How do you get immersed,
if you can't find what you
want to be immersed in?
if you can't find what you
want to be immersed in?
There are lots of "immersive" videos out there. Here's a nice example from David Hsieh:
And we know about the NYTimes VR stories.
But how do you search for these things?
The SearchResearch Challenges:
1. How DO you find immersive online experiences? (I've mentioned videos as one way to be immersed. Are there other ways to get that experience?)
Let's start by figuring out what an "immersive online experience" could be. If you start with the query:
[ immersive online experience ]
you'll quickly learn that this can refer to:
a. 360 still images--pictures that let you move your viewpoint anywhere (up, down, left, right, zoom in-and-out). These often have extra buttons you can click to see inserted annotations, pieces of text, or videos. Examples: Discovery Channel's Deadliest Catch that lets you look around the wheelhouse of one of the boats in the series. Tatlarin Church Cave in Cappadocia, Turkey from the International VR Panorama collection. Of course, Google Photospheres are another kind of 360-still-image as well. A nice example that's embedded in a Map is this one from the high mountains in Nepal. (See below for more info about finding Photospheres.)
(Unfortunately, we also learn that these kinds of images are sometimes also called panoramas, or VR images. The terminology is a bit ambiguous.)
b. 360 videos--these are videos that let you move your viewpoint anywhere as the video plays. In essence, it's a stream of 360 still images that create the video. Examples: the diving example from Green Island (above), or this one from MythBusters (Discovery channel again): Sharks!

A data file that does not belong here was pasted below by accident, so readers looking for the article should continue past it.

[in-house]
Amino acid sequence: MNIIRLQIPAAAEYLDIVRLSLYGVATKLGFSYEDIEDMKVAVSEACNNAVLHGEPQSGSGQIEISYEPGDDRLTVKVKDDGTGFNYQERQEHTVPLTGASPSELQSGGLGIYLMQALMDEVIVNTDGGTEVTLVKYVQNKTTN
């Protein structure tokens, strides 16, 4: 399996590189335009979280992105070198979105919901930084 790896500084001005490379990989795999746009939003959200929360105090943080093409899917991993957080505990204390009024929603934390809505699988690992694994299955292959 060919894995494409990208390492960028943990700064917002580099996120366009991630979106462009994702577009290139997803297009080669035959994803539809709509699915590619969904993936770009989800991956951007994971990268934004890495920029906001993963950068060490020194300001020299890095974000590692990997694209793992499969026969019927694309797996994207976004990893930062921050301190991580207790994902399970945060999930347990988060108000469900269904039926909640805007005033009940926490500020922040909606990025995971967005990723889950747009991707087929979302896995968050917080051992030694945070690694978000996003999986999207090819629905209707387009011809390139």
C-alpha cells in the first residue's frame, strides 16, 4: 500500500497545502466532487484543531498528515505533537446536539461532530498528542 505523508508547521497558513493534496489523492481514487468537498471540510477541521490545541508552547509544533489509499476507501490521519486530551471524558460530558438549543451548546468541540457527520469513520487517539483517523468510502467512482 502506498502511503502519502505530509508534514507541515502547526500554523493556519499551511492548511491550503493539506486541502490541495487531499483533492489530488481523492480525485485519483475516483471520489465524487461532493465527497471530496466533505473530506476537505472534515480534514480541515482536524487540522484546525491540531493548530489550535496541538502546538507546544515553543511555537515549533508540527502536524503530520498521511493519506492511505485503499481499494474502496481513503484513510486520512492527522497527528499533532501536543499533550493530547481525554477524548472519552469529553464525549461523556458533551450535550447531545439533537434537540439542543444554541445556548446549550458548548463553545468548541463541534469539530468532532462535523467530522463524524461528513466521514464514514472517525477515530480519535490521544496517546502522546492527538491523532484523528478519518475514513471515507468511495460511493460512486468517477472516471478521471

c. VR application--this is the full-on Virtual Reality experience, with 360-steerable video, usually of synthesized video scenes, with a way for you to direct your movement and/or interact with the objects or other people in the scene, as in Second Life (the VR world). You can play/live in Second Life now, or watch someone playing in a VR environment, but at the moment, these are all fairly specialized apps, so for the time being, they're not part of what we're going to look for. (Maybe we'll cover this topic in a year or so...)
But here's the thing: How do you find these 360-images or 360-videos? They seem to have a variety of names (panorama, 360-video, immersive video, VR video, etc). Some even require specialized applications to run on mobile devices (e.g., Google Expeditions, which are 360-videos that can be used in the classroom, and work for multiple people in the environment at the same time). To see where all this is going, here's interesting new immersive house tour app. (It's quite nice...)
And worse (from our perspective), there's no consistent filetype, URL, or pattern we can search for! (By contrast, if you wanted to find videos, you could search for filetype:MP4 or you can search on YouTube, Hulu, or similar. But what's the equivalent for 360-immersive videos?)
Sorry, but there doesn't seem to be any really great way to do this.
The best advice I can give you is to look at well-known collections of 360-videos.
Start with YouTube. If you search for:
[ virtual reality channel ]
you'll find a number of collections, including channels that are dedicated to just VR videos. (Of course you should do the same with the query [ 360 videos ] as well, just to get a more complete set of channels.)
On the other hand, many news services now have their own YouTube channels that you can search. For instance, the BBC has their BBC YT News Channel (and in there you can search for [ 360 videos ] and find a long list of immersive videos).